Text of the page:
Washington (AFP) Feb 18, 2011
The United States should not try to stockpile precious elements for new energy technologies, experts said Friday after China announced plans to tighten control of its rare earths industry.
Instead, the joint report by the American Physical Society and Materials Research Society urged the US government to promote research in alternatives for things like solar panels, wind turbines and electric cars, and to boost recycling of electronic devices.
"We do not recommend economic stockpiling which we believe is a disincentive to innovation and has backfired in the past," said Robert Jaffe, co-chair of the joint study group and professor at Massachusetts Institute of Technology.
"After all, many of these elements are not even found in significant deposits in the United States so mining independence doesn't even make sense," said Jaffe.
"We have relied on trade with trading partners and to supply ourselves with these materials and others for a long time."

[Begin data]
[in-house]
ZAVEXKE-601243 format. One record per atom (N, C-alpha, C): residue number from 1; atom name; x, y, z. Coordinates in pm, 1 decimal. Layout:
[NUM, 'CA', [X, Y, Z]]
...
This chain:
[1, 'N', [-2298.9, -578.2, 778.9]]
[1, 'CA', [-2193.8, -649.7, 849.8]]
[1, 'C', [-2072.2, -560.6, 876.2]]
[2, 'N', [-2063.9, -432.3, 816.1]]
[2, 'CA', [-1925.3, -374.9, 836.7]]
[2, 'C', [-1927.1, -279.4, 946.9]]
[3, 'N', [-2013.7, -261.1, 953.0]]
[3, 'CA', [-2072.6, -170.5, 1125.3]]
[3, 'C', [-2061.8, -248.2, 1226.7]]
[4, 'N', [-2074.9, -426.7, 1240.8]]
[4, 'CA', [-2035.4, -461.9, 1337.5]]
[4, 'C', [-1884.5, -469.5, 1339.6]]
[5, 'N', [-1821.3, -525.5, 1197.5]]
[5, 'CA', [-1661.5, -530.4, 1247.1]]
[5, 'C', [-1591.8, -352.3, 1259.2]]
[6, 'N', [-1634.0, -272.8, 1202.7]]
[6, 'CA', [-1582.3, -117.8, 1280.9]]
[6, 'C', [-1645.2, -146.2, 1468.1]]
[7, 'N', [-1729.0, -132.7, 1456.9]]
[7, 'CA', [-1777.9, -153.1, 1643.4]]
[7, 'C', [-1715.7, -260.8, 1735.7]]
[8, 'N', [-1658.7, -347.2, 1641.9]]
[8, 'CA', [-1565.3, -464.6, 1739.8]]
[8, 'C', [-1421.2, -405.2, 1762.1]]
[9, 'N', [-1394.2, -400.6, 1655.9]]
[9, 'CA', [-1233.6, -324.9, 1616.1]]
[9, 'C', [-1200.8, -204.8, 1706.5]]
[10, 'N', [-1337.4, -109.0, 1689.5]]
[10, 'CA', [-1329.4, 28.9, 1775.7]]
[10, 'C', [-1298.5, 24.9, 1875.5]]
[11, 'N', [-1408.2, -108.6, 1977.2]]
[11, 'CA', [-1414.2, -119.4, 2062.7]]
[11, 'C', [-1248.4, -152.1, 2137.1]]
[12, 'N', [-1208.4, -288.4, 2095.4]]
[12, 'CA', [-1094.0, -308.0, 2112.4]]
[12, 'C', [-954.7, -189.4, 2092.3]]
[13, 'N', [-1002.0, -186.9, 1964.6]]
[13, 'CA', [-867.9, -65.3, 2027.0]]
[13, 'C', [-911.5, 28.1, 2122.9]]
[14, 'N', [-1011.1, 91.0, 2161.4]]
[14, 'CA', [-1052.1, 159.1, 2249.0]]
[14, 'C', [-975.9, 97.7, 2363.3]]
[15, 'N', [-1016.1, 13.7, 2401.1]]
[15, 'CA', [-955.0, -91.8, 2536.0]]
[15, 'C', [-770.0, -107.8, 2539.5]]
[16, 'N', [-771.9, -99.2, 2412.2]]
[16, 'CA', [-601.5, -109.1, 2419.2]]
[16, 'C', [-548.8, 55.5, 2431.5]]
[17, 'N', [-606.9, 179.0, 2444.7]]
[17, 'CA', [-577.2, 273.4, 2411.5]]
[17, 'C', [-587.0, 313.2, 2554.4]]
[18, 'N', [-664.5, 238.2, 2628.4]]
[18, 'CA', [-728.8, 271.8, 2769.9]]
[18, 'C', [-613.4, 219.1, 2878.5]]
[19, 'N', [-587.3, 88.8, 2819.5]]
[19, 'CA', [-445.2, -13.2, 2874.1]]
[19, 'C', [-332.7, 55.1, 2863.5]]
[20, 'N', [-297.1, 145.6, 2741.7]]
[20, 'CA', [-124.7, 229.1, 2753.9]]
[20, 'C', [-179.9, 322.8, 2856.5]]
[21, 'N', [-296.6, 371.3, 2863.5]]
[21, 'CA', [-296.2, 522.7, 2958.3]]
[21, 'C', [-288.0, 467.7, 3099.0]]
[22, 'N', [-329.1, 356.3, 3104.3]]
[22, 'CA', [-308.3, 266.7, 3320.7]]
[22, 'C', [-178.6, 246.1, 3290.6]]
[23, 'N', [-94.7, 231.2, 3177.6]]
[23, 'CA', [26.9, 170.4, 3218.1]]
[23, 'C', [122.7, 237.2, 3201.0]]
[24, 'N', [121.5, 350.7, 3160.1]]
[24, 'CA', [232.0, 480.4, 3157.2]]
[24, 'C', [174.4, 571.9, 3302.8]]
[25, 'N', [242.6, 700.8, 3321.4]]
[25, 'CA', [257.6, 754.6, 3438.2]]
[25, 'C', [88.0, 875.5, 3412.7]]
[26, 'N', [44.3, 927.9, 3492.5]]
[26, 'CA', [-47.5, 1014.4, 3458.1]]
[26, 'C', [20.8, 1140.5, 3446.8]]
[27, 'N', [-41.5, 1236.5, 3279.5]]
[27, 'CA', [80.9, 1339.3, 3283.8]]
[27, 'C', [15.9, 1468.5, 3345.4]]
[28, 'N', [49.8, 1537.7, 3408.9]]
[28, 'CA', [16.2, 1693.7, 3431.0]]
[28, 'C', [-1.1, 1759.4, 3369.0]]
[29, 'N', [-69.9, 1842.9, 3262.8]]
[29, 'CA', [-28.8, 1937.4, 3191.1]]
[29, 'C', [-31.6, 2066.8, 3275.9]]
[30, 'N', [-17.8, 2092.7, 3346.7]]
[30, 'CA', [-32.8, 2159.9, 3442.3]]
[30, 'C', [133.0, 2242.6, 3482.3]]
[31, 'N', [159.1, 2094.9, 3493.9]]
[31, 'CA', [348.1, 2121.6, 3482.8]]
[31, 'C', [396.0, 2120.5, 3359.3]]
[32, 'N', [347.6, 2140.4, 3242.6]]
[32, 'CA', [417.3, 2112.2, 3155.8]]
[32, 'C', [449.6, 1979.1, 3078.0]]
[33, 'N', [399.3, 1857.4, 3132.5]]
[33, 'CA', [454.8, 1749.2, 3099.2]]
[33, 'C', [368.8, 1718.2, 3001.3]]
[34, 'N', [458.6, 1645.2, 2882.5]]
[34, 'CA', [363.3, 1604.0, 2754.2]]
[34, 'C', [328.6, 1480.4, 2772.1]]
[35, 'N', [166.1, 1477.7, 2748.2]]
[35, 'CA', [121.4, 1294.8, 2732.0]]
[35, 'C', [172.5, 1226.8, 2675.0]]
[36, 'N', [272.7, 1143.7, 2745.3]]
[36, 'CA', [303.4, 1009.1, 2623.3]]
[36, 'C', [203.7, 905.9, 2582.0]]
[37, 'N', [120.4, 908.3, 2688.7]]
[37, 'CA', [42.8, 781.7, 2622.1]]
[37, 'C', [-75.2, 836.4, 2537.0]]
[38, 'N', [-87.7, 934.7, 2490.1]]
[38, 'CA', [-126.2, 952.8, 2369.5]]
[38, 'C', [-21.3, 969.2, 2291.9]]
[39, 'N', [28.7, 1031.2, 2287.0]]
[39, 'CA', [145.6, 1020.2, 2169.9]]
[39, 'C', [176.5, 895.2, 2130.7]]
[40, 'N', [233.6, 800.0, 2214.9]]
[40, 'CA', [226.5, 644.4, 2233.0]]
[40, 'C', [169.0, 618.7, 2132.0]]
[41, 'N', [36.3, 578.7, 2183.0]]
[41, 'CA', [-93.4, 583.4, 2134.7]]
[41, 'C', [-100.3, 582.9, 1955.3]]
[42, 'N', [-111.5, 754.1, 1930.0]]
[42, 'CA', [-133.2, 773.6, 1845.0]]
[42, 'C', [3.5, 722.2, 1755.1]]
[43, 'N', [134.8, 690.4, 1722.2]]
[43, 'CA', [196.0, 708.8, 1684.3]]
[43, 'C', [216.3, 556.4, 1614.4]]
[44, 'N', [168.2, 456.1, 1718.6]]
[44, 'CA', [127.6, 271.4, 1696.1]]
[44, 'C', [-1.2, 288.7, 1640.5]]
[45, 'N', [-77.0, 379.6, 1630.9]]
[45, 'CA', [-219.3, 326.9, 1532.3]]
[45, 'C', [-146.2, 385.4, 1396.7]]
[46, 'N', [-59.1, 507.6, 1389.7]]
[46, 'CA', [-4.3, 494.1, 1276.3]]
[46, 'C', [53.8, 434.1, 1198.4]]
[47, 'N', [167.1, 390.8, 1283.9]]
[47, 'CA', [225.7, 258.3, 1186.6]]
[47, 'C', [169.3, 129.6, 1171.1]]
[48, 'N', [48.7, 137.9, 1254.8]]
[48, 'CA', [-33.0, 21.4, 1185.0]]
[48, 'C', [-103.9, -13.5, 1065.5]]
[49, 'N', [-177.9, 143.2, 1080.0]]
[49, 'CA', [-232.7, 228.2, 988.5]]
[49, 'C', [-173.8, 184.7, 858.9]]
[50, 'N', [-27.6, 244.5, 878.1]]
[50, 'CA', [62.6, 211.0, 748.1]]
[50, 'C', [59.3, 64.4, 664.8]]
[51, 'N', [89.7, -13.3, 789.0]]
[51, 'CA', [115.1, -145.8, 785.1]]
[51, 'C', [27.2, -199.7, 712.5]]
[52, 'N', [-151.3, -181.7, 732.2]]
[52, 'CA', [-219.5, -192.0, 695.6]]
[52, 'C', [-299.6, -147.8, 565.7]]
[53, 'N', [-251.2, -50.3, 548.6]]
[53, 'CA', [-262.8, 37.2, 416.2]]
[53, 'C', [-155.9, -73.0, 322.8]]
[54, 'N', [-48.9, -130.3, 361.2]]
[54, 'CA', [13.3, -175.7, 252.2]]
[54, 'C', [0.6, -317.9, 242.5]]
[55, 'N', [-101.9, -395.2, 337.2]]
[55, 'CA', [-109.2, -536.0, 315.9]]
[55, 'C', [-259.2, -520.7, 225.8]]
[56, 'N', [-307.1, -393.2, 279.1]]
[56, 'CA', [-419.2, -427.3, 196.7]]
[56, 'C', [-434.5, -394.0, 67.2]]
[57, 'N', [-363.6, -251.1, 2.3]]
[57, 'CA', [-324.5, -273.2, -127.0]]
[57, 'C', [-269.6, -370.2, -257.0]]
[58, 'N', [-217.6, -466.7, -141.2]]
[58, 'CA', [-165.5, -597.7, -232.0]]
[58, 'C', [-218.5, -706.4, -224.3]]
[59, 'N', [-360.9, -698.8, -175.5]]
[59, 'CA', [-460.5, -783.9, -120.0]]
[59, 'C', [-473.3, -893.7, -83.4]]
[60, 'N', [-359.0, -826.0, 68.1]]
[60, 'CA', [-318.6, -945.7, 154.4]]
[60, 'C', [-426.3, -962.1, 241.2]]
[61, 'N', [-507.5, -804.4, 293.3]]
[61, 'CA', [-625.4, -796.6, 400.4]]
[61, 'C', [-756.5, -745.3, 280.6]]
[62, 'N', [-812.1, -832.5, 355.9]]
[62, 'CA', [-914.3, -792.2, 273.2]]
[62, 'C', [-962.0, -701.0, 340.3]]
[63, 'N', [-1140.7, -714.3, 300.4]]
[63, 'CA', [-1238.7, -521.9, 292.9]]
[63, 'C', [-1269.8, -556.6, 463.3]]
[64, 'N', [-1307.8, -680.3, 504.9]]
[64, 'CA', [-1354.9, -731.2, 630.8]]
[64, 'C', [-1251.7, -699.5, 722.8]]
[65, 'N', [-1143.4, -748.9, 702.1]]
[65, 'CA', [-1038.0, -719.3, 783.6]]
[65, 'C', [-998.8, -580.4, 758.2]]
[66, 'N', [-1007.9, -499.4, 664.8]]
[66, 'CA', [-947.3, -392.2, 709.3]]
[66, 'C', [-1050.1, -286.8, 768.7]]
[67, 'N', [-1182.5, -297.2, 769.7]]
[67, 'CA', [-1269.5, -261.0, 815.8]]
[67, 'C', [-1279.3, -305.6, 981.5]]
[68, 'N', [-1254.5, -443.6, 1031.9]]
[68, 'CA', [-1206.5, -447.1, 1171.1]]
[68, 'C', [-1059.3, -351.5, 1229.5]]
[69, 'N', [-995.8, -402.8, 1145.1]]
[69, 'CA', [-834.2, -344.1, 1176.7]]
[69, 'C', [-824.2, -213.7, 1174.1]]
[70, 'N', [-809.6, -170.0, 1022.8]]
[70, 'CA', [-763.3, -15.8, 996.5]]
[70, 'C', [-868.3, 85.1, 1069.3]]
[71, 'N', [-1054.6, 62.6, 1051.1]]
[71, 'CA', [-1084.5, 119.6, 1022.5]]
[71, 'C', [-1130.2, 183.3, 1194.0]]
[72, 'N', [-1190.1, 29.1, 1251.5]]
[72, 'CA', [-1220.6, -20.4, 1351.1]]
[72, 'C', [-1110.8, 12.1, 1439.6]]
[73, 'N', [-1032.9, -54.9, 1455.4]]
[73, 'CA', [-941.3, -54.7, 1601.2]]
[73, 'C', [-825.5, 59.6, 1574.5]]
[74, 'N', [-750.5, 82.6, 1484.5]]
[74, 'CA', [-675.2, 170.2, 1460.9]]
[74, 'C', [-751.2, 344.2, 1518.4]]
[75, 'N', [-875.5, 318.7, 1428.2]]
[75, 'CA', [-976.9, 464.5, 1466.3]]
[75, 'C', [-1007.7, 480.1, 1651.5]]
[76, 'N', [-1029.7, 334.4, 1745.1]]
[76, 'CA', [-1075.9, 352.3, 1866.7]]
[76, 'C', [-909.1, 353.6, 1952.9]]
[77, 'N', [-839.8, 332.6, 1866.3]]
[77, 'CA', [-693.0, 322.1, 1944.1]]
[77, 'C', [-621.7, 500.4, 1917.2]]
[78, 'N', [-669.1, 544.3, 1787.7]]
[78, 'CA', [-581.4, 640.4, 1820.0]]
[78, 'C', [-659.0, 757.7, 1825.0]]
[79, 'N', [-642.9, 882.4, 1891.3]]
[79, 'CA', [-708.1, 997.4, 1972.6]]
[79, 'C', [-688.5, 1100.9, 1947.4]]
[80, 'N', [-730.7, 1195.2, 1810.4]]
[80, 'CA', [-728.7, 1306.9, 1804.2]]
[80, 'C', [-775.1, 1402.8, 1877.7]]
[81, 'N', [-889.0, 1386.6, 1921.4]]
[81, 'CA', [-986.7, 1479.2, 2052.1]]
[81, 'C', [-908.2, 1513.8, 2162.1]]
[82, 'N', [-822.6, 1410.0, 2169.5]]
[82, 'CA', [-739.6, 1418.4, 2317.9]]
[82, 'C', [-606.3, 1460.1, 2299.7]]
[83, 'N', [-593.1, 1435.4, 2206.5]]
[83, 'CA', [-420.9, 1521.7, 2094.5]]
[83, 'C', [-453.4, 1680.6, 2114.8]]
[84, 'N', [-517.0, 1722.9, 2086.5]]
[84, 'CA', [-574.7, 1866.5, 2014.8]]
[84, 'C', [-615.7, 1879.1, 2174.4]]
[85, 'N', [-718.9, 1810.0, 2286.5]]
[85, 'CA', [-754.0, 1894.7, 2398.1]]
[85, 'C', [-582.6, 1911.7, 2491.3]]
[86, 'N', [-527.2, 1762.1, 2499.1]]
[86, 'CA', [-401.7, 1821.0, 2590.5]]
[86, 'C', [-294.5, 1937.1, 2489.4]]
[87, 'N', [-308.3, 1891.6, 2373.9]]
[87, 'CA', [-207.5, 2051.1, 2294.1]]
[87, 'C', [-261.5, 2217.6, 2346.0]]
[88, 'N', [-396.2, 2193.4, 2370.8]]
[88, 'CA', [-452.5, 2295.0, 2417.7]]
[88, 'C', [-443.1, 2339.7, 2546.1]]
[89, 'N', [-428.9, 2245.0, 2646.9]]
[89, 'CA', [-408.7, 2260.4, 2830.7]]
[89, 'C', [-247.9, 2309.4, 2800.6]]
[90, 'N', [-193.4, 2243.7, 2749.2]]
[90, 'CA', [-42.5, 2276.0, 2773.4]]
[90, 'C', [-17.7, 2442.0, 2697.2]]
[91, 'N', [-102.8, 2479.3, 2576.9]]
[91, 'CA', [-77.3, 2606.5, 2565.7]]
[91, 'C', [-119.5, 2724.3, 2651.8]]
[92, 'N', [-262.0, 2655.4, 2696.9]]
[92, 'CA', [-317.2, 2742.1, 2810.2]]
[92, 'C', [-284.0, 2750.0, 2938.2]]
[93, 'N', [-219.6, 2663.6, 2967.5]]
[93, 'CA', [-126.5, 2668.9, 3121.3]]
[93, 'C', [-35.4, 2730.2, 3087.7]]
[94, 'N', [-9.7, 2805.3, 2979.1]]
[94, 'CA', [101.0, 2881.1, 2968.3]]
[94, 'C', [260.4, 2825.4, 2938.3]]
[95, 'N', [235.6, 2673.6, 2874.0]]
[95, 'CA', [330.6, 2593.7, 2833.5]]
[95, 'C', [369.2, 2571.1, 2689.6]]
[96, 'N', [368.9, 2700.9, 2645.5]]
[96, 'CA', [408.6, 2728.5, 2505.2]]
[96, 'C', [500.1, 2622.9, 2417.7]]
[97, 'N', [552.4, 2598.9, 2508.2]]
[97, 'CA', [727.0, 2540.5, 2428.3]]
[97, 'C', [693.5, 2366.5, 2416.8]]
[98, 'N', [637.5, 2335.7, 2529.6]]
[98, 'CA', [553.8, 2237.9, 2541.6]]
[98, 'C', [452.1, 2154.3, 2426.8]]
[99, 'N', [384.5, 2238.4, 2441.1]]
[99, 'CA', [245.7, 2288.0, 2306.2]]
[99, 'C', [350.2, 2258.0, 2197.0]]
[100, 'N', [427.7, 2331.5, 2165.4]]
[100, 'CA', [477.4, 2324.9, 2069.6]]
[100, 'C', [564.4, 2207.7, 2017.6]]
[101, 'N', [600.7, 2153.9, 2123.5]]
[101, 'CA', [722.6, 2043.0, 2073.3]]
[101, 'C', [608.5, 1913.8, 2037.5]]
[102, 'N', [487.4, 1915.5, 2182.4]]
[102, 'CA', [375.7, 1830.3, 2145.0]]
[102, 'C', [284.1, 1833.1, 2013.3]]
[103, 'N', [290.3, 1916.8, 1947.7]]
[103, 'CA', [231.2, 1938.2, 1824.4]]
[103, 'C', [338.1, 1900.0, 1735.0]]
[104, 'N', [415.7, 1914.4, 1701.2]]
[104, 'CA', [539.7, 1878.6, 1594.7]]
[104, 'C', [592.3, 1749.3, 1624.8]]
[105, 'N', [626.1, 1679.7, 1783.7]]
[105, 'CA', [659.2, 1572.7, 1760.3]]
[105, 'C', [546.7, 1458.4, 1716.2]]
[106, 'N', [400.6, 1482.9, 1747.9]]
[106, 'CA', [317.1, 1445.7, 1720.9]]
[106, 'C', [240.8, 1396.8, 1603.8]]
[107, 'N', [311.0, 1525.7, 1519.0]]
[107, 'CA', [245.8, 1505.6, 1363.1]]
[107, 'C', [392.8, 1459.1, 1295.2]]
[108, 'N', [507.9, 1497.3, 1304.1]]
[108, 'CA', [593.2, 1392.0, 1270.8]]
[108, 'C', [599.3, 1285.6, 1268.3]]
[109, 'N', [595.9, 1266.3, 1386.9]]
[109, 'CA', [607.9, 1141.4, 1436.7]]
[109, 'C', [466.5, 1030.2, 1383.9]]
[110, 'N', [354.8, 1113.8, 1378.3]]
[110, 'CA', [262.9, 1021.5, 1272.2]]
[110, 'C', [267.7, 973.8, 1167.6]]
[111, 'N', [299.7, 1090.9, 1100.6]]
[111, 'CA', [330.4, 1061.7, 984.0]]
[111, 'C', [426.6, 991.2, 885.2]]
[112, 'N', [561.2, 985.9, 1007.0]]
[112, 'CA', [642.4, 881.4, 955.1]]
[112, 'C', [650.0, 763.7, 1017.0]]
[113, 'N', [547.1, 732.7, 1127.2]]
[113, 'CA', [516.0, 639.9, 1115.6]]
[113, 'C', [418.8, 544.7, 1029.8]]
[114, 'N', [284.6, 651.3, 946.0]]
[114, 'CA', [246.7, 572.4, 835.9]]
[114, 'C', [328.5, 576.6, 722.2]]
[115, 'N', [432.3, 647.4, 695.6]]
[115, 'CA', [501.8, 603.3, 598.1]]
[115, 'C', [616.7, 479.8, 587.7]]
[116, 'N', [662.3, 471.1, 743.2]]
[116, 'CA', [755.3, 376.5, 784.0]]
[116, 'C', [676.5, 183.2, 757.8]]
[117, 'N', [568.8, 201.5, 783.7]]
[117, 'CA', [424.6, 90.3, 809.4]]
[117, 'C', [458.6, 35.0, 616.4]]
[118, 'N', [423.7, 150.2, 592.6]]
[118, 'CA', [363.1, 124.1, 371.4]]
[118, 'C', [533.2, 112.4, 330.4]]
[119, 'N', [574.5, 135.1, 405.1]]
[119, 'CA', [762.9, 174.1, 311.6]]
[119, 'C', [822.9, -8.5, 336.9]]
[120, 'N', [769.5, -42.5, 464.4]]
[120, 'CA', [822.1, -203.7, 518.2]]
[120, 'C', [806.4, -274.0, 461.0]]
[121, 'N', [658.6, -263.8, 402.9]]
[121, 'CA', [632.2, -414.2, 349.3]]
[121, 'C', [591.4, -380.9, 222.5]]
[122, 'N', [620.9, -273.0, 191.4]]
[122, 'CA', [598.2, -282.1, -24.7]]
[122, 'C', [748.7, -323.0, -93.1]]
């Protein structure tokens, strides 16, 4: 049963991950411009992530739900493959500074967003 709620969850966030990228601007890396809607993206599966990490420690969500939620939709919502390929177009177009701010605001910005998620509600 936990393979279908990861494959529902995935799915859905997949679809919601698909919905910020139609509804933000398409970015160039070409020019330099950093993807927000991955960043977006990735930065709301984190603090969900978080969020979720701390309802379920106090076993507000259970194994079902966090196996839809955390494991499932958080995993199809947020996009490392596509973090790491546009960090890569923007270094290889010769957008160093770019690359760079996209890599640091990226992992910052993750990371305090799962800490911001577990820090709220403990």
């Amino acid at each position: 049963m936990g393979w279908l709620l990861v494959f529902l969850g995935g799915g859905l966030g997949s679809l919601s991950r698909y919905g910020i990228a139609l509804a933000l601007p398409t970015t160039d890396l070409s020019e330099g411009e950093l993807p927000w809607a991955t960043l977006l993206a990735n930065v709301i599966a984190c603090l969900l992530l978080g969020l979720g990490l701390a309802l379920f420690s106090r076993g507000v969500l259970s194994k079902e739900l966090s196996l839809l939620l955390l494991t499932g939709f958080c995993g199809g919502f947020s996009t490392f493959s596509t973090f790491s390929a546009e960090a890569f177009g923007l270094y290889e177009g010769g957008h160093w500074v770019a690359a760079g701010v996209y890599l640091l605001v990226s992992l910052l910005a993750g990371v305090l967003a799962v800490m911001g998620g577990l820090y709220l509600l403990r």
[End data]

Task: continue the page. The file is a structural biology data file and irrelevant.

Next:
The report did not limit itself to the so-called rare earths -- a collection of 17 elements that have become vital ingredients in high-tech products ranging from iPods to wind turbines.
It included a broader group of what the team called "energy critical elements," or rare earths in addition to platinum group elements, photovoltaic ECEs and others, a group that totaled 29 items.
China, which controls more than 90 percent of the world market for rare earths, said Wednesday it would tighten control over its industry, the latest step in a campaign to bring the lucrative metals under stricter regulation that has caused concern overseas that Beijing is abusing its market dominance.
However, Jaffe pointed out that "many of the materials on the list are not particularly centered in China so this is not an issue of China versus the rest of the world."
Thomas Graedel, director of the Center for Industrial Ecology at Yale University, said China does not have all the materials needed for every new technology.
China "is depending on other countries for solar cell materials, for example," he said.
"Technology these days is worldwide and the result is that the materials business is worldwide and everyone is really to some extent dependent on everyone else," Graedel said.
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